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Sheep Genomics Consortium Develops SNP Chip with Illumina

NEW YORK (GenomeWeb News) — The International Sheep Genomics Consortium and Illumina have completed part of a project aimed at developing a SNP microarray for characterizing variations in sheep genomes, and during 2009 ISGC plans to sequence the genomes of as many as six sheep, ISGC said this week.

IGSC is an international group of institutes and companies funded by AgResearch of New Zealand, Australia, the UK, and the US Department of Agriculture, and is aimed at developing tools to explore the sheep genome.

Initial sequencing for the project was conducted in parallel at Otago University in Dunedin, New Zealand, and the Human Genome Sequencing Center at Baylor College of Medicine, while Illumina provided additional sequencing.

The genome assembly, SNP detection, and selection was conducted by AgResearch and Australia's Commonwealth Scientific and Industrial Research Organization. Illumina used this data to create the OvineSNP50 BeadChip for use in selecting traits for breeding.

The goal of this part of the project was to develop a chip that could collect data from over 60 breeds of sheep that could be used in pinpointing traits that may be important economically, ISGC said.

"Groups will use the chip for a variety of objectives ranging from whole-genome association studies to unraveling the process of domestication and impact of selection," ISGC Secretary James Kijas said in a statement.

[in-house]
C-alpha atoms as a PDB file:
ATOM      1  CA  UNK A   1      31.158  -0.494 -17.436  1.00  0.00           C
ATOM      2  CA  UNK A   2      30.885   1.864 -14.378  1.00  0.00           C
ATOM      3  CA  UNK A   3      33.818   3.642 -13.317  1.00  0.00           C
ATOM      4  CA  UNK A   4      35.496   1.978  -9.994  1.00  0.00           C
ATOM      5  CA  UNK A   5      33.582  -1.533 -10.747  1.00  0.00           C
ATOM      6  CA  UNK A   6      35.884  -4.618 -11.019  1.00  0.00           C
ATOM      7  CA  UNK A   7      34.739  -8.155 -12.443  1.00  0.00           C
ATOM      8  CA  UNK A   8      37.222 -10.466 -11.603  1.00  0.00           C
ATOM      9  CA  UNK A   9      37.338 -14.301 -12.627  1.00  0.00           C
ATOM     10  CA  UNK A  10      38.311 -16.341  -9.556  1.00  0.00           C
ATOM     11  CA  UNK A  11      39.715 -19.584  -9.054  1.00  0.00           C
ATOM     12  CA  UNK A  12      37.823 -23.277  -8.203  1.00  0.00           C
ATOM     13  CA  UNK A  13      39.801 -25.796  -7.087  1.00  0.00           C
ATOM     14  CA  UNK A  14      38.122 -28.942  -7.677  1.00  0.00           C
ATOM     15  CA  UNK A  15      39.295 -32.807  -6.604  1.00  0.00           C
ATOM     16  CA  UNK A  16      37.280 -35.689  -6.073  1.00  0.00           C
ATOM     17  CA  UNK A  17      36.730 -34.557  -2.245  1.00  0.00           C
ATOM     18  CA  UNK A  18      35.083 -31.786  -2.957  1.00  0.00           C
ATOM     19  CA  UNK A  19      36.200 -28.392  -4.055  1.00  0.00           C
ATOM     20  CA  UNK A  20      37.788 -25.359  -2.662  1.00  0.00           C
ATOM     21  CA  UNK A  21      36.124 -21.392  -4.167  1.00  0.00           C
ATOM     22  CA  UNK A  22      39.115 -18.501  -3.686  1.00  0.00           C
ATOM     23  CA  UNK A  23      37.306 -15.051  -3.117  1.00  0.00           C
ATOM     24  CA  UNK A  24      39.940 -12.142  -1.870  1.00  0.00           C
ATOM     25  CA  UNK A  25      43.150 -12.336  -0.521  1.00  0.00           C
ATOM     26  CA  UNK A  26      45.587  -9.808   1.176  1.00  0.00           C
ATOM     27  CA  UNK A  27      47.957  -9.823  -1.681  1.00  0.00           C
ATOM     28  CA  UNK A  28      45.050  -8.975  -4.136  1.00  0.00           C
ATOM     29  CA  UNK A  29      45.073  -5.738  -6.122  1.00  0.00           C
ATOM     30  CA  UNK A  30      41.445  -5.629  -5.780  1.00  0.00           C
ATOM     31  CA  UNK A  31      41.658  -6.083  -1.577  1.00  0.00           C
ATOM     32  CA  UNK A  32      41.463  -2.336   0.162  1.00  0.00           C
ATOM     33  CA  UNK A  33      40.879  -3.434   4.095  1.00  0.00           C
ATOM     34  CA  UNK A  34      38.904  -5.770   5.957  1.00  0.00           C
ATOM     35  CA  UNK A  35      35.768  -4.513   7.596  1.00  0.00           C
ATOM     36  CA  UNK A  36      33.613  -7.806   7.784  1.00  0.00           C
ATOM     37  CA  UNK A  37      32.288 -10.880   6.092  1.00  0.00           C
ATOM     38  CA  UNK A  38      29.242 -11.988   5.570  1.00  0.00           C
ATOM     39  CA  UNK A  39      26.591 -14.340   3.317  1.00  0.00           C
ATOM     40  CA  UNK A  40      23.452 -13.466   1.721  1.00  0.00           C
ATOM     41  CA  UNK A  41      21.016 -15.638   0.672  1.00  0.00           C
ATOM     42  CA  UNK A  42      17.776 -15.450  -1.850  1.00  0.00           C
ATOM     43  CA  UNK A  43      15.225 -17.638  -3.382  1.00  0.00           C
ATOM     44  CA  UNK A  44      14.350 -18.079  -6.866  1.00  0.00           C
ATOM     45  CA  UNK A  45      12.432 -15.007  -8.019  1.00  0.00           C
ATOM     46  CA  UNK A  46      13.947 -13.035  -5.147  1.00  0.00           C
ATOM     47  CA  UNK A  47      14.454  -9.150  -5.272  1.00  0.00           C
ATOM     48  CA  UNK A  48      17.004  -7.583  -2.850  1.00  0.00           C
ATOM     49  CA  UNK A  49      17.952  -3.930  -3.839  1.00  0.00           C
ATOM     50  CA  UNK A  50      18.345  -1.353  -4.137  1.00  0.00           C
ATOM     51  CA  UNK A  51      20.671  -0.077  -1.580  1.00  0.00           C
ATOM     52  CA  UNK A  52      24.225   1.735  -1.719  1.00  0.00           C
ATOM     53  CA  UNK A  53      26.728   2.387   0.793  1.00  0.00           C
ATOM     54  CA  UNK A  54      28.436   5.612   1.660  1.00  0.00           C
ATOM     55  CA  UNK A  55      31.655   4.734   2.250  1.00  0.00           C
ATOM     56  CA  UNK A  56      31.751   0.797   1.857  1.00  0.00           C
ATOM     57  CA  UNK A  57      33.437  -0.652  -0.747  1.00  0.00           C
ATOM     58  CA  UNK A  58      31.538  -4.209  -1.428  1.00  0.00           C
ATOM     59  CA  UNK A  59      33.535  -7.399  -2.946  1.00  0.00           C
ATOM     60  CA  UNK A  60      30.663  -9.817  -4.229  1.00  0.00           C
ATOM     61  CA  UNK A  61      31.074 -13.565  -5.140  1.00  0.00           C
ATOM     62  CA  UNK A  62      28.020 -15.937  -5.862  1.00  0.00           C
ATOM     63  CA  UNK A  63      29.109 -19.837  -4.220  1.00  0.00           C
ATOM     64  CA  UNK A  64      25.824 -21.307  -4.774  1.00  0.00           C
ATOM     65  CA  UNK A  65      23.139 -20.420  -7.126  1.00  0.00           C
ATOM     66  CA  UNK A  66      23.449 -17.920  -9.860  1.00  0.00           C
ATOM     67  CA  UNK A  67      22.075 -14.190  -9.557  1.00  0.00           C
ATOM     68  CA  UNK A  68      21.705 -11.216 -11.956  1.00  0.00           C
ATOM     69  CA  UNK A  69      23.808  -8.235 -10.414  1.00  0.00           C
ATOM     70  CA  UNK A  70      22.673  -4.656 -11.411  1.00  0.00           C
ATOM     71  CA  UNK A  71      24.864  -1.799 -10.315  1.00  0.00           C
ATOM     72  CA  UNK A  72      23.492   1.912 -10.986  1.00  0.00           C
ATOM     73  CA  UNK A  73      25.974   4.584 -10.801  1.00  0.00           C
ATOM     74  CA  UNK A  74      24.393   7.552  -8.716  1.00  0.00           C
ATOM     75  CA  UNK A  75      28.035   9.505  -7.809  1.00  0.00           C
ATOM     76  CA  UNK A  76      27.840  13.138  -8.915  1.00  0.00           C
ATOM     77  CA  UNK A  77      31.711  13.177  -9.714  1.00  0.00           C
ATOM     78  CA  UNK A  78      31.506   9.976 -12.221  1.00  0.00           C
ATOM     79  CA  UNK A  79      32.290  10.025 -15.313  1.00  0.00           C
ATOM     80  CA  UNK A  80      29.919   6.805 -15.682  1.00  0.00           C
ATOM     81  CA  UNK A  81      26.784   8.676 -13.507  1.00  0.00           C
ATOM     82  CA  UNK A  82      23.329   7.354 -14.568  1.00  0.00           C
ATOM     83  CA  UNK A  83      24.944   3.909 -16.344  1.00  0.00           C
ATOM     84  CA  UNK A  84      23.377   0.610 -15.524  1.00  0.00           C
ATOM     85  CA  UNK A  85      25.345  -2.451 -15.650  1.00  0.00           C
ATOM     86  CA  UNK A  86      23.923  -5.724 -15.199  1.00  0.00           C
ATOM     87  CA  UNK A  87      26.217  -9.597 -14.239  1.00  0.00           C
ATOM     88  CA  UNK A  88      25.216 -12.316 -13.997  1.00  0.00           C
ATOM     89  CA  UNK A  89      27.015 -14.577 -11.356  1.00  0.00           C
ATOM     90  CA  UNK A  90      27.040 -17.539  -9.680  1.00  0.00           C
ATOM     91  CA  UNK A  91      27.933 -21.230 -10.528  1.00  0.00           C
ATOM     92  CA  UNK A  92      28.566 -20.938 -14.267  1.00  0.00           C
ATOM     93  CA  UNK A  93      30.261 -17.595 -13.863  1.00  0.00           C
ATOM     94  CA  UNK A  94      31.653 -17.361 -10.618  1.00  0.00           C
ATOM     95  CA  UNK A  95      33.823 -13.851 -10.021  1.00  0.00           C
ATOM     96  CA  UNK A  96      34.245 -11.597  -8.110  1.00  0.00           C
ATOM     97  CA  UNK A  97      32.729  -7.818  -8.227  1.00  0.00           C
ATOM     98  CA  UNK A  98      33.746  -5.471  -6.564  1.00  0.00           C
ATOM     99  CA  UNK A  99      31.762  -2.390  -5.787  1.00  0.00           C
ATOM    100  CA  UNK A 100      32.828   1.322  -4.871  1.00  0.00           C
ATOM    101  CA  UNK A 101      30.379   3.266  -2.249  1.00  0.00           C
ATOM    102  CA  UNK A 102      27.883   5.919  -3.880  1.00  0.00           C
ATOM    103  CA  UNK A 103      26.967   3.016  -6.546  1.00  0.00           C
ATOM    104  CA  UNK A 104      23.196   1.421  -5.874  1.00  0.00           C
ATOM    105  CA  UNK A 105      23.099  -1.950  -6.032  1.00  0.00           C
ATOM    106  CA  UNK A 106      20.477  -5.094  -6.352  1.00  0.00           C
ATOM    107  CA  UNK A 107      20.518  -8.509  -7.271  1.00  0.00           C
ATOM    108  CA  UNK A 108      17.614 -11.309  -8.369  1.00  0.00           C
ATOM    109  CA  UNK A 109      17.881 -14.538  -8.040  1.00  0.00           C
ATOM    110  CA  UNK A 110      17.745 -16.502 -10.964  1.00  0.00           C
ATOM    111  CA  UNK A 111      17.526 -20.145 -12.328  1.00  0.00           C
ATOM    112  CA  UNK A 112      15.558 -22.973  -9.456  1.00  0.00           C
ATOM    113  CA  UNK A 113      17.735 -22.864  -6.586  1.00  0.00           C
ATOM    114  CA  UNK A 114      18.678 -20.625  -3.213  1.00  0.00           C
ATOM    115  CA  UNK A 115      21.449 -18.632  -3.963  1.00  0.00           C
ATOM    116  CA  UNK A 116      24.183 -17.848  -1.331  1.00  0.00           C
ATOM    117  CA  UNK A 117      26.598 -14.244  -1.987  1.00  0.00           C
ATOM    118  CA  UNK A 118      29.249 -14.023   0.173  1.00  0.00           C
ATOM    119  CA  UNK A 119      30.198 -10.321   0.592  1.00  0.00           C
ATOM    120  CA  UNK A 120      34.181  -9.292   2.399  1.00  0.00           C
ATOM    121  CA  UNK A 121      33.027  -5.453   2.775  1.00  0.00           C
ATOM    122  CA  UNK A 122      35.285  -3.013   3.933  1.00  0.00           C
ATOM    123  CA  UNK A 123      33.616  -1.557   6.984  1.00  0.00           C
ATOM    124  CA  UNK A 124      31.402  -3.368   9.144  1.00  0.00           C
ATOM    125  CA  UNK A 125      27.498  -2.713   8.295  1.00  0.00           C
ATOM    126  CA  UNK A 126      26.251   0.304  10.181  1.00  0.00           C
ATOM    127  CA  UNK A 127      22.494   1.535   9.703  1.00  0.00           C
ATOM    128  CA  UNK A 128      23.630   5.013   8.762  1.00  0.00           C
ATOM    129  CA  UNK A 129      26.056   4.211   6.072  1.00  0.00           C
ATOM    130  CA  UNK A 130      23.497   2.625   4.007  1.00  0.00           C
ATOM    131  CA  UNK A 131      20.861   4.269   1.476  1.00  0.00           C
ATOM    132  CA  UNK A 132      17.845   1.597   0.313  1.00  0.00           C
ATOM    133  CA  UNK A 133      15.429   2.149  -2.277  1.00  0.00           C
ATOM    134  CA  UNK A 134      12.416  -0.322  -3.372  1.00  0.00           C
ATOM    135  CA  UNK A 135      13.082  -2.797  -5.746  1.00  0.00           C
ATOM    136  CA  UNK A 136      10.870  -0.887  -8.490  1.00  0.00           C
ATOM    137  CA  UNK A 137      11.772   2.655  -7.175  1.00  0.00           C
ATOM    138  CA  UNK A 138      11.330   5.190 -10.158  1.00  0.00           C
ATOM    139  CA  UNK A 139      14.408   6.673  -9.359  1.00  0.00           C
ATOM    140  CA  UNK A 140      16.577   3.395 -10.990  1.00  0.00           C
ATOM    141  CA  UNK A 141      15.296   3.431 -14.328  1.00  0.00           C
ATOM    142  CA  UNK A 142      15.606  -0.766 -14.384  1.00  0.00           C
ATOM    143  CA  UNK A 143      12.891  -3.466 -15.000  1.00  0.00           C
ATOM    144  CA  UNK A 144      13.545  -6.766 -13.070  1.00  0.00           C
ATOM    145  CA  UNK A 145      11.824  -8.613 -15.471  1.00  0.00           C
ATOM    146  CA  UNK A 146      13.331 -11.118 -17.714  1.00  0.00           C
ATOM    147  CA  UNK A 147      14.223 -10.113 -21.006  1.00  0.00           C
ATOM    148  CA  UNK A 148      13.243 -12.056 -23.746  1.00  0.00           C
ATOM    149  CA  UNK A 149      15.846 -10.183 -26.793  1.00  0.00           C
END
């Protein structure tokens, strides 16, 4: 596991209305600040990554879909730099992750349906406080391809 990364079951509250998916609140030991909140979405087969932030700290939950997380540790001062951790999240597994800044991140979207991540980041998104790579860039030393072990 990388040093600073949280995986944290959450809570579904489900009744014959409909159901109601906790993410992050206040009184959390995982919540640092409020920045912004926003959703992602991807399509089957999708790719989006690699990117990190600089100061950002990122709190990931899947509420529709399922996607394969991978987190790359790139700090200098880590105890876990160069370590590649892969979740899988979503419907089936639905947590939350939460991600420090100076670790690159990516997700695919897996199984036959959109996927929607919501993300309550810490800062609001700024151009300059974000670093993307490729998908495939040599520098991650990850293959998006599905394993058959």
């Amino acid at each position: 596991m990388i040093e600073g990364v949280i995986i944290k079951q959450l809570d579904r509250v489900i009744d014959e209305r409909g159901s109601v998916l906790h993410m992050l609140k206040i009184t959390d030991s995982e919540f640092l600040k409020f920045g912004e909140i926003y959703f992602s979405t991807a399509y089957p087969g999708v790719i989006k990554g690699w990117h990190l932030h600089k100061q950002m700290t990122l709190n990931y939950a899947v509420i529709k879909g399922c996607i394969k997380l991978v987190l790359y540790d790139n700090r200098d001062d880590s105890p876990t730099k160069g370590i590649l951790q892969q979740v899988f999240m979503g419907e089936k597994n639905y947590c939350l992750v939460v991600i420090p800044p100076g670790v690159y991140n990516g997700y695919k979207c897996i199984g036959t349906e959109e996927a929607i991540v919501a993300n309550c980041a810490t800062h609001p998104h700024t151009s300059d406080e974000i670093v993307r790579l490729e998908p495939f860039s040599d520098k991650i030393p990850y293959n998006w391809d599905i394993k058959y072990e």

"We took the opportunity to use new DNA sequencing technologies which allowed us to identify over 300,000 SNPs," AgResearch's John McEwan said.

The ISGC, which began in 2002, still plans to produce a reference sequence of the sheep genome and a preliminary study of copy number variation in sheep.

"We began this work by creating what we called a virtual sheep genome, which contained the best bet about where the sheep's vast amount of hereditary information could be found on its 26 chromosomes," ISGC researcher Brian Dalrymple said in a statement.

"We drew on the work that had already been done to sequence the human, cow, horse and dog genomes to create our virtual sheep genome assembly," Dalrymple added.

As sequencing costs decrease over the coming year, Dalrymple continued, "We plan to complete the sequencing of six individual sheep genomes."

"During 2009, as sequencing costs continue to decline, we plan to complete the sequencing of six individual sheep genomes. This will be really important as the availability of reference genome sequences will open up a range of possibilities."

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